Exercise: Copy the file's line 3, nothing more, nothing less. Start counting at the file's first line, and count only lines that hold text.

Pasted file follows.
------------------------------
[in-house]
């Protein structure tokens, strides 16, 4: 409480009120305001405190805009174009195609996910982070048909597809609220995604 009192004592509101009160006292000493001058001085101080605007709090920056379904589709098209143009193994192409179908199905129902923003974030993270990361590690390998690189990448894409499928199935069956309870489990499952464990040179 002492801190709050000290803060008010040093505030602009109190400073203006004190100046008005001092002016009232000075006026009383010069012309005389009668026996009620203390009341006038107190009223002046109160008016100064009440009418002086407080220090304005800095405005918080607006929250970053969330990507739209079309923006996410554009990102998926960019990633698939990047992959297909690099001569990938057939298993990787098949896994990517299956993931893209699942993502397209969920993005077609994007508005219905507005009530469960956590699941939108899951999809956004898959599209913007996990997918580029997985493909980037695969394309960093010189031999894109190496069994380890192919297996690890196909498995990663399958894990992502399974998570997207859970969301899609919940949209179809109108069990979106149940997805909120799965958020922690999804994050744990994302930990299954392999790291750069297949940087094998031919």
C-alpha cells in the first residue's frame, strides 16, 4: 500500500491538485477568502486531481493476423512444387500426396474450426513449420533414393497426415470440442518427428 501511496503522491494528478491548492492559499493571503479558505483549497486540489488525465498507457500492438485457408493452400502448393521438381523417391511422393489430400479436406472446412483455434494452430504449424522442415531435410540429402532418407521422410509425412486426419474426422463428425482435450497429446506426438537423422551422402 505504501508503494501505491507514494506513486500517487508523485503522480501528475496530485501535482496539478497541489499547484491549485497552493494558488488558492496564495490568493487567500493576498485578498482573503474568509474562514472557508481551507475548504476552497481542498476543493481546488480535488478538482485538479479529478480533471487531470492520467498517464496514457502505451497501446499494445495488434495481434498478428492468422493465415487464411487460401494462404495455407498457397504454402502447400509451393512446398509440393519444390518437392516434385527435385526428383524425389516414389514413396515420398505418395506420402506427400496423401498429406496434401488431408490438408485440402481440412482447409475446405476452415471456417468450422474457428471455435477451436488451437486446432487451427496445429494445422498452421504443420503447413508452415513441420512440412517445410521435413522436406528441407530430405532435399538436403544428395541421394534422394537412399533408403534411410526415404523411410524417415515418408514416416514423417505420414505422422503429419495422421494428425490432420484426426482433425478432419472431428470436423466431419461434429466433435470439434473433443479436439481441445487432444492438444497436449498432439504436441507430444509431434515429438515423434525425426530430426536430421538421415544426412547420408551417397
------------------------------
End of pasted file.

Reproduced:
C-alpha cells in the first residue's frame, strides 16, 4: 500500500491538485477568502486531481493476423512444387500426396474450426513449420533414393497426415470440442518427428 501511496503522491494528478491548492492559499493571503479558505483549497486540489488525465498507457500492438485457408493452400502448393521438381523417391511422393489430400479436406472446412483455434494452430504449424522442415531435410540429402532418407521422410509425412486426419474426422463428425482435450497429446506426438537423422551422402 505504501508503494501505491507514494506513486500517487508523485503522480501528475496530485501535482496539478497541489499547484491549485497552493494558488488558492496564495490568493487567500493576498485578498482573503474568509474562514472557508481551507475548504476552497481542498476543493481546488480535488478538482485538479479529478480533471487531470492520467498517464496514457502505451497501446499494445495488434495481434498478428492468422493465415487464411487460401494462404495455407498457397504454402502447400509451393512446398509440393519444390518437392516434385527435385526428383524425389516414389514413396515420398505418395506420402506427400496423401498429406496434401488431408490438408485440402481440412482447409475446405476452415471456417468450422474457428471455435477451436488451437486446432487451427496445429494445422498452421504443420503447413508452415513441420512440412517445410521435413522436406528441407530430405532435399538436403544428395541421394534422394537412399533408403534411410526415404523411410524417415515418408514416416514423417505420414505422422503429419495422421494428425490432420484426426482433425478432419472431428470436423466431419461434429466433435470439434473433443479436439481441445487432444492438444497436449498432439504436441507430444509431434515429438515423434525425426530430426536430421538421415544426412547420408551417397